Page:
On Screen

'Flow': Go With It

Terrence Howard, right, with Taryn Manning, gives a strong performance as a pimp turned rapper in
Terrence Howard, right, with Taryn Manning, gives a strong performance as a pimp turned rapper in "Hustle & Flow." (Photos By Alan Spearman)

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By Desson Thomson
Washington Post Staff Writer
Friday, July 22, 2005

IN THE entrancing "Crash," Terrence Howard and rap singer Ludacris are characters on two sides of the socioeconomic fence. Howard plays a milquetoast, bourgeois television producer, and Ludacris is a desperate young man who has resorted to carjacking. A life-threatening circumstance draws them together, and they come to a certain bracing appreciation for each other's humanity.

A similar and yet vastly different situation draws these two actors together again, in Craig Brewer's rather wonderful "Hustle & Flow." This time, Howard's the have-not, a pimp who wants to make the music big time, and Ludacris is the have, a narcissistic rap star (if that's not redundant) who doesn't give the little people from his home town the time of day. Once again, things get highly charged: A gun forces them to reassess each other.

But despite its hip-hop trappings and a little handgun action, "Hustle & Flow" isn't about the rage and bigotry that suffuses "Crash." It's more of an urban fairy tale, a surprisingly charming story that -- in certain sections -- almost crystallizes into the sweetness of a Mickey Rooney-Judy Garland musical. And the other crucial difference is this: In "Crash," Howard was a bit player in an ensemble drama. Here, in "Hustle & Flow," he compels you like a master hypnotist. Every nuance of that tentative character you saw in "Crash" is effectively rubbed out. As DJay, a Memphis boy who decides to make a difference in his sorry, nowhere life, Howard owns every upstroke and downstroke of this movie.

DJay has been making a living in the shadows, pimping his bottle-blonde hooker Nola (Taryn Manning) to low-rent customers. It's an ugly existence for everyone: himself, Nola, his other prostitutes, including Shug (Taraji P. Henson), and the truck-riding customers. The dominant feeling in this sub-universe is degradation, financial misery and spiritual ferment. But DJay takes his "job" seriously. He has to turn a profit and keep the women happy. In a sense, he's running a family. But this life is heading nowhere, slow.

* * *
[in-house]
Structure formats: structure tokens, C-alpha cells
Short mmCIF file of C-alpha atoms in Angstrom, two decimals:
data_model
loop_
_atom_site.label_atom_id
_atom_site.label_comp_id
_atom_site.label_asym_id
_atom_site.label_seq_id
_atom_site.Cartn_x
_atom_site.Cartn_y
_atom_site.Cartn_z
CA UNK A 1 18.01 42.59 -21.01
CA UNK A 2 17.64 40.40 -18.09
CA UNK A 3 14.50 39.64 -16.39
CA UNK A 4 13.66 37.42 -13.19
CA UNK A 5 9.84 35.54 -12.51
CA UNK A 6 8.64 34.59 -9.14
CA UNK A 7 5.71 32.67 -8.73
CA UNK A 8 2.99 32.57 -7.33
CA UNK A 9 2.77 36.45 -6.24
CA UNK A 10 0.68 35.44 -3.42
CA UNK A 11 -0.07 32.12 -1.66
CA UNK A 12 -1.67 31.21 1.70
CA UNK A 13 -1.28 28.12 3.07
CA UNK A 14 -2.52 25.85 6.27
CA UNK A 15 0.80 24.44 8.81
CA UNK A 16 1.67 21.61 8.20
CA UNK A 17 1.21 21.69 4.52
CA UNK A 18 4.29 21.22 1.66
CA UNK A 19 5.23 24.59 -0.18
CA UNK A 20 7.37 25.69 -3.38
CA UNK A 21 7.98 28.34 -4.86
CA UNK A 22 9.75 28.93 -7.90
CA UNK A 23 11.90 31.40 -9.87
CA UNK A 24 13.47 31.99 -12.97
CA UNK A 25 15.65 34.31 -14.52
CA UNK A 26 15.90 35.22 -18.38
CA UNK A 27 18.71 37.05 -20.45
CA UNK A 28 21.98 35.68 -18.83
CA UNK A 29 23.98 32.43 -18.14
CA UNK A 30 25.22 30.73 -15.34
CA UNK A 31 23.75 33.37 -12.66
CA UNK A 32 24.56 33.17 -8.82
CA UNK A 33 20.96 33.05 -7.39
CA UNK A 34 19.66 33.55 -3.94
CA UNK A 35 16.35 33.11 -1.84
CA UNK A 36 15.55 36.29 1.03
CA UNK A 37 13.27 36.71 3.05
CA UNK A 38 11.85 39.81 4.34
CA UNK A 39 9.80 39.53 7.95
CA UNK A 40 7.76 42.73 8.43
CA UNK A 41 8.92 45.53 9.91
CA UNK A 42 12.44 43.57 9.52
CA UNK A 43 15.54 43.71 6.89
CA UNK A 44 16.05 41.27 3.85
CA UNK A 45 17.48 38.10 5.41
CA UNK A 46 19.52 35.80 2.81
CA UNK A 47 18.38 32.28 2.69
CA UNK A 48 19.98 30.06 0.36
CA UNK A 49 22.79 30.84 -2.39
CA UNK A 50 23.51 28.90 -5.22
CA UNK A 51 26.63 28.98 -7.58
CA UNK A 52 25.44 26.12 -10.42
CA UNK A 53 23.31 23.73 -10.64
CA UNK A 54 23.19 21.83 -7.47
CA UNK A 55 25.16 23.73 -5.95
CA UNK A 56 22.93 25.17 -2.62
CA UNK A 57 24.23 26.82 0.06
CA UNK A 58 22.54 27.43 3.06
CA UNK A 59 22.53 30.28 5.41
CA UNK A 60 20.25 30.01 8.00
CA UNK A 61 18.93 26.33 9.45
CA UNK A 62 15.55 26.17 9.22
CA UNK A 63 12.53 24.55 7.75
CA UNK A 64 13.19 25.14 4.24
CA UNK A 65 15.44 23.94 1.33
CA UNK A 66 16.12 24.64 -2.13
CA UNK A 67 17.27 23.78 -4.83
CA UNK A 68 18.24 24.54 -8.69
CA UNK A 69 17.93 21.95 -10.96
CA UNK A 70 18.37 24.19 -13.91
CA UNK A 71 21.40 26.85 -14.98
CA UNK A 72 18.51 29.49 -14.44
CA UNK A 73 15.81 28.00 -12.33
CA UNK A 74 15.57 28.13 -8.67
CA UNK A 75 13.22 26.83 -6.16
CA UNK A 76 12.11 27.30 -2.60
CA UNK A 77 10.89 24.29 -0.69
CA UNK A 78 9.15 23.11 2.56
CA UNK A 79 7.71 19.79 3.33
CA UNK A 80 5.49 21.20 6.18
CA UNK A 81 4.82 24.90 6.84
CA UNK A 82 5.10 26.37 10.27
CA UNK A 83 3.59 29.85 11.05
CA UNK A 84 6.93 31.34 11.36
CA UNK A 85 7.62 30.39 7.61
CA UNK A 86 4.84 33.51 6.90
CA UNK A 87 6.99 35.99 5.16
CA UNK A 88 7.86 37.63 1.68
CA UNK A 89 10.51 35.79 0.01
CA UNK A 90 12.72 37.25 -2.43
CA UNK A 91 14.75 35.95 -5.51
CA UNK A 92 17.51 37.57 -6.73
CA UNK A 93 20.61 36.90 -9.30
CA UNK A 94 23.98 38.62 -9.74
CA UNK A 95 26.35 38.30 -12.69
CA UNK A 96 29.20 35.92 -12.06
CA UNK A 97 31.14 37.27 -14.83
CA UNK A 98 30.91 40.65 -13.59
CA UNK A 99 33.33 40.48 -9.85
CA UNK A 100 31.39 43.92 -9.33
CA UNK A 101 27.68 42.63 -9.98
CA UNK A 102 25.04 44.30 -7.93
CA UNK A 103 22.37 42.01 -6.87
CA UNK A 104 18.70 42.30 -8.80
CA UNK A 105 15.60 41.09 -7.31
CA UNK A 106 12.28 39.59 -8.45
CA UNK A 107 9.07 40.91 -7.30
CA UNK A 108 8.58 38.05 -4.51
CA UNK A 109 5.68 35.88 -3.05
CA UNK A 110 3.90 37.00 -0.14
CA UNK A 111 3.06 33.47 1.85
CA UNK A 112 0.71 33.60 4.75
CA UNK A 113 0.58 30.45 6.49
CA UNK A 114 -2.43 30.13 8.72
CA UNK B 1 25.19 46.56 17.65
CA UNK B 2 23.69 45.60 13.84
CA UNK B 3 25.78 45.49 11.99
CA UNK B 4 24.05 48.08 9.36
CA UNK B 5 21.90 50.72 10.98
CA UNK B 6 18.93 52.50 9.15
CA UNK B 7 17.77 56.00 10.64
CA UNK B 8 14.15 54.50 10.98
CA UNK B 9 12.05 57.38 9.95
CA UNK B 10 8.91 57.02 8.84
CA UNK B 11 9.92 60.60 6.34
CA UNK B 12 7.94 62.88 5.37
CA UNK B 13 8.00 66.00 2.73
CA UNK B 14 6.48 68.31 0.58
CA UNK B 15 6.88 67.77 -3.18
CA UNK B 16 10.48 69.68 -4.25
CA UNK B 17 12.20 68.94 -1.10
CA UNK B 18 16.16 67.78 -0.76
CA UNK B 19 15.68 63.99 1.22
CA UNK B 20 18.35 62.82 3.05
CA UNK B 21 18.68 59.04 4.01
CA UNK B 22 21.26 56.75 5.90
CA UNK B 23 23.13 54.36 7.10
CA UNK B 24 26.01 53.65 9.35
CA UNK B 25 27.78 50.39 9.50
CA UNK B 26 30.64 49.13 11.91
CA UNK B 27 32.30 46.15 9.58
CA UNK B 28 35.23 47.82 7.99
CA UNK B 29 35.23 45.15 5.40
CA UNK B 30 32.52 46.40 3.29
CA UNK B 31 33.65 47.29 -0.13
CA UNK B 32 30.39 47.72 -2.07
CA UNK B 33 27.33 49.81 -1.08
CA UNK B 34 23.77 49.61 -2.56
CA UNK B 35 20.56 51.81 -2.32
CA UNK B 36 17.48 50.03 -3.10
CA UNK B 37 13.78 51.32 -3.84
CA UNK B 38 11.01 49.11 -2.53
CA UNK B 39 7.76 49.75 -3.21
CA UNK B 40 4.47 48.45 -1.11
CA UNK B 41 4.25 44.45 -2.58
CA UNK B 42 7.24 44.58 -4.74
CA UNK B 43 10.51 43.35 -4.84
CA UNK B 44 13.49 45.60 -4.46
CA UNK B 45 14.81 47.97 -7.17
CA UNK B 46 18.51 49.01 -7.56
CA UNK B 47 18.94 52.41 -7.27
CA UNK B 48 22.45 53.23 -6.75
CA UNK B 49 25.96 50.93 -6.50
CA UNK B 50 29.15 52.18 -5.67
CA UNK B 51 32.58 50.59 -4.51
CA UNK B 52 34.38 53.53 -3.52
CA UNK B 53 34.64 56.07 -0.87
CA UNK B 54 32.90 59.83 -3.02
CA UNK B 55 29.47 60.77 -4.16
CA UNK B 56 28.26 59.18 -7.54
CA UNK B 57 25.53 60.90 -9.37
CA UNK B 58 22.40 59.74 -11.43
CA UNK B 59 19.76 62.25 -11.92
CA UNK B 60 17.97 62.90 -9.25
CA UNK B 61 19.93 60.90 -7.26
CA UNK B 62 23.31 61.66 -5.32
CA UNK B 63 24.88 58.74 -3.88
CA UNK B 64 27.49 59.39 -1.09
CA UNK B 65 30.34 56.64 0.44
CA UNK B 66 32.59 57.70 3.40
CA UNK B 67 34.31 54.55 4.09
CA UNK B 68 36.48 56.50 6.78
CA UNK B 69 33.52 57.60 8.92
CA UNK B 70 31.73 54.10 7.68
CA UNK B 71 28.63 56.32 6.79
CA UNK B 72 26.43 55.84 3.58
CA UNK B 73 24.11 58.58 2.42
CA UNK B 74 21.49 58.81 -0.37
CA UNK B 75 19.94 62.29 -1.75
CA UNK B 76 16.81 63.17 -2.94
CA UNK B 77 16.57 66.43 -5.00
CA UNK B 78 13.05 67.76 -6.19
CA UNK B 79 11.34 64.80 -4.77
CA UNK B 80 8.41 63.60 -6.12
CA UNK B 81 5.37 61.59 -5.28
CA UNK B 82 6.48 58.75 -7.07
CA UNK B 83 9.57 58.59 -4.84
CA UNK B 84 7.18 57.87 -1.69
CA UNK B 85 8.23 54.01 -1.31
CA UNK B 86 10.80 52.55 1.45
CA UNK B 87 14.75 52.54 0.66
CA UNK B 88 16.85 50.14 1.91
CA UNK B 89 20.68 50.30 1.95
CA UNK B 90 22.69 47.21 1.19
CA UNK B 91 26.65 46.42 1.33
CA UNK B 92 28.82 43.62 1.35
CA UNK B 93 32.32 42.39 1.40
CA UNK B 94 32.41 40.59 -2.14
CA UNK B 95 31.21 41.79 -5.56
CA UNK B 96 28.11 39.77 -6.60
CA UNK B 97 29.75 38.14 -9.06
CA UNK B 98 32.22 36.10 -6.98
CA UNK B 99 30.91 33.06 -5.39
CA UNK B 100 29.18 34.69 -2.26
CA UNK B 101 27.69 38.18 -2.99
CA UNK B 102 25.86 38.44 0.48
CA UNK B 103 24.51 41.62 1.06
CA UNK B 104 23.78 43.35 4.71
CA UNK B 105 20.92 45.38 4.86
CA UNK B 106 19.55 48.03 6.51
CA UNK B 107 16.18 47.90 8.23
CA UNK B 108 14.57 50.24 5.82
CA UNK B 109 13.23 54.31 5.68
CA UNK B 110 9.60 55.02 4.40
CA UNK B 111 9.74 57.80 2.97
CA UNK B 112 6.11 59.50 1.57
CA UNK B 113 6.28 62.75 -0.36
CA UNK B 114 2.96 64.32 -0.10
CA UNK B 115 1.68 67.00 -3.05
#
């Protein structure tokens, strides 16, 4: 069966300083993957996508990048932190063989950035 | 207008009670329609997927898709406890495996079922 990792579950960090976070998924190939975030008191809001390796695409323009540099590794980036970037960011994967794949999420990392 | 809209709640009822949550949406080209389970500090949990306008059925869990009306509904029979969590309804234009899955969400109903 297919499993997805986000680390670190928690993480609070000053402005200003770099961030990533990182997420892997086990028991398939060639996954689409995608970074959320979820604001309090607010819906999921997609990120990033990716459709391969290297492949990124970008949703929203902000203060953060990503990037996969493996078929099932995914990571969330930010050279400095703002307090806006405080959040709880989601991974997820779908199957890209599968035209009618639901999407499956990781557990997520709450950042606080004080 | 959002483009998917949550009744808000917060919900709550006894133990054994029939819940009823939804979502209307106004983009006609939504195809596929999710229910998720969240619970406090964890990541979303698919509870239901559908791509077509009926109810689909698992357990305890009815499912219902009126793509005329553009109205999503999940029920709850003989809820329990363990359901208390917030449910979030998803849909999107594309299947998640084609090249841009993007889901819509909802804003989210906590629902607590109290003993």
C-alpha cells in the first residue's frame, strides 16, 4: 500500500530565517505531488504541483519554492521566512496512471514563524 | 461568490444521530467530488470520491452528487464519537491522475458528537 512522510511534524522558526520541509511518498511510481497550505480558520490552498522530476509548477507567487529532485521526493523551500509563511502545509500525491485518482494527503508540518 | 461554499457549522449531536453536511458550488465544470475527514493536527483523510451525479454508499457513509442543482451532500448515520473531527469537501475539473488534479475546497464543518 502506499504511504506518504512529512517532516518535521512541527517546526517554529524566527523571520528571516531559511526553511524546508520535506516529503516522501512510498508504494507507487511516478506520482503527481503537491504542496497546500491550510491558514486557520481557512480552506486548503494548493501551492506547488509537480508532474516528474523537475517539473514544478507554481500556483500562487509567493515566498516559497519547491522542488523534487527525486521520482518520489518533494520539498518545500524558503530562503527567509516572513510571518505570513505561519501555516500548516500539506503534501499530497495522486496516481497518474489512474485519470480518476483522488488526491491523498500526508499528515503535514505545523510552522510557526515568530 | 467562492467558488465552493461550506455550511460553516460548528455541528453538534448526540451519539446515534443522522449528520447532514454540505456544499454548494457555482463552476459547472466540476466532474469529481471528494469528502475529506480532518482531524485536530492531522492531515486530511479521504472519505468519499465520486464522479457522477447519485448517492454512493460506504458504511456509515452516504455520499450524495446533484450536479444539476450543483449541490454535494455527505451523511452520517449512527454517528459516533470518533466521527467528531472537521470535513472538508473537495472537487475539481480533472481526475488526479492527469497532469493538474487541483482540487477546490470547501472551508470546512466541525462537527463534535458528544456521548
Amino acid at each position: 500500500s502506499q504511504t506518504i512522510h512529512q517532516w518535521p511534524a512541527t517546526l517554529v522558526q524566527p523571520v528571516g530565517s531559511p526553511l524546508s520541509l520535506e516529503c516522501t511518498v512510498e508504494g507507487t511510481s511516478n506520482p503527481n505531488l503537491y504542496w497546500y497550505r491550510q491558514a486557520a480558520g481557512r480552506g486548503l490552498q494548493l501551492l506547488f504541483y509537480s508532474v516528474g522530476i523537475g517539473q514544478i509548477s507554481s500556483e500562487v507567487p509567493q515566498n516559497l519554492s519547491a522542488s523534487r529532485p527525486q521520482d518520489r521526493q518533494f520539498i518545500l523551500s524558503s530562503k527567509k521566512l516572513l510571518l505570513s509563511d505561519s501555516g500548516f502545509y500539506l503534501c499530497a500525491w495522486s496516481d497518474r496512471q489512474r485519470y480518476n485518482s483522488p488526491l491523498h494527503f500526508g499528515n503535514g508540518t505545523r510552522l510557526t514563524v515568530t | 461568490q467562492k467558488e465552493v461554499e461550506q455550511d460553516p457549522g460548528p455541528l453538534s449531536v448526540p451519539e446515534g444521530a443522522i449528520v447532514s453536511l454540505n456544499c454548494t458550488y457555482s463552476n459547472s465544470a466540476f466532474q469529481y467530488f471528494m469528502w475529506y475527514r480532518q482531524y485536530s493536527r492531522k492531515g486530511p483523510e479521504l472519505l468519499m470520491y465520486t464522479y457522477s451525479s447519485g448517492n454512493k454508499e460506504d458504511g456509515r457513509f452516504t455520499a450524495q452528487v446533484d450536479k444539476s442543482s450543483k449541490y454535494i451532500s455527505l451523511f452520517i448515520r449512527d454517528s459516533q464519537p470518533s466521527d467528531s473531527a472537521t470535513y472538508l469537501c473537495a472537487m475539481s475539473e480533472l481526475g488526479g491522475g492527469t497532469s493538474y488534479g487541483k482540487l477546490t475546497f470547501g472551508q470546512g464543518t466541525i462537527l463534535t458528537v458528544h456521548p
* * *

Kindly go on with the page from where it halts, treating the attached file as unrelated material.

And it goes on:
When he bumps into an old friend, Key (Anthony Anderson), a music sound engineer, DJay starts thinking about a dream he let slide: to do something with his gift for words. He starts writing out some spoken poetry, his "flow." And he begins to imagine it being set to music. Key turns him onto Shelby (DJ Qualls), a white, scrawny but savvy musician with a beat machine who has a passion for hip-hop and can lay down a fat groove.

"You know he white, right?" DJay mutters to Key, looking askance at Shelby's pale, pale skin.

"Naw, he ain't white," Key says. "He light-skinned."

Little by little, a song called "Whup That Trick" takes foot-stomping shape. It's time to record a demo tape. DJay has always talked a big game about how he knows Skinny Black (Ludacris), the local boy who became a successful hip-hop musician. He intends to slap that tape into Skinny's hand and get the break he's always dreamed of. And when the women get fussy because DJay's wiggy departure into music is cutting into their income, DJay thinks of ways to involve them, too. And that's where the Judy-Mickey business comes in, as Key sets up an impromptu studio, lining his walls with egg cartons for acoustic absorption. These guys are building their version of the Rooney-Garland barn to put on a show. Sure, the folks involved are a twangy accented pimp and a small squad of geeks and hookers. But the magic is exactly the same.

If this story convention evokes a certain -- shall we say? -- whiff of Camembert, it's only passingly so. "Hustle & Flow," which won the Audience Award at this year's Sundance Film Festival, is about something finer: the primary conviction of these characters, who have dared to step from poverty to dream state. They're so real and vulnerable you can feel the collective ache. And none aches with more resonance than DJay, whose eyes slowly flood with tears when he hears a gospel singer in church -- the first stirring of his dream deferred -- and then with increasing triumph, as that quest promises to become real.

But this is also the real world, and, sooner or later, DJay's going to have to face Skinny Black, whose self-absorption is almost impregnable. That's going to be where the rubber of DJay's aspirations meets the road.

Writer-director Brewer, who also made 2000's "The Poor and Hungry," doesn't go light on the obscenity, which is part and parcel of the language of the characters. But that puts earthy conviction behind the storybook elements. The grittiness and softness need each other in an intriguing yin-yang of hip-hop and Hollywood hokum. He has blended everything so beautifully that no one should be surprised if America's suburbs soon ring with people of all ages chanting, "It's hard out here for a pimp."

HUSTLE & FLOW (R, 114 minutes) -- Contains sexual scenes, drug content, pervasive obscenity and violence. Area theaters.

© 2005 The Washington Post Company

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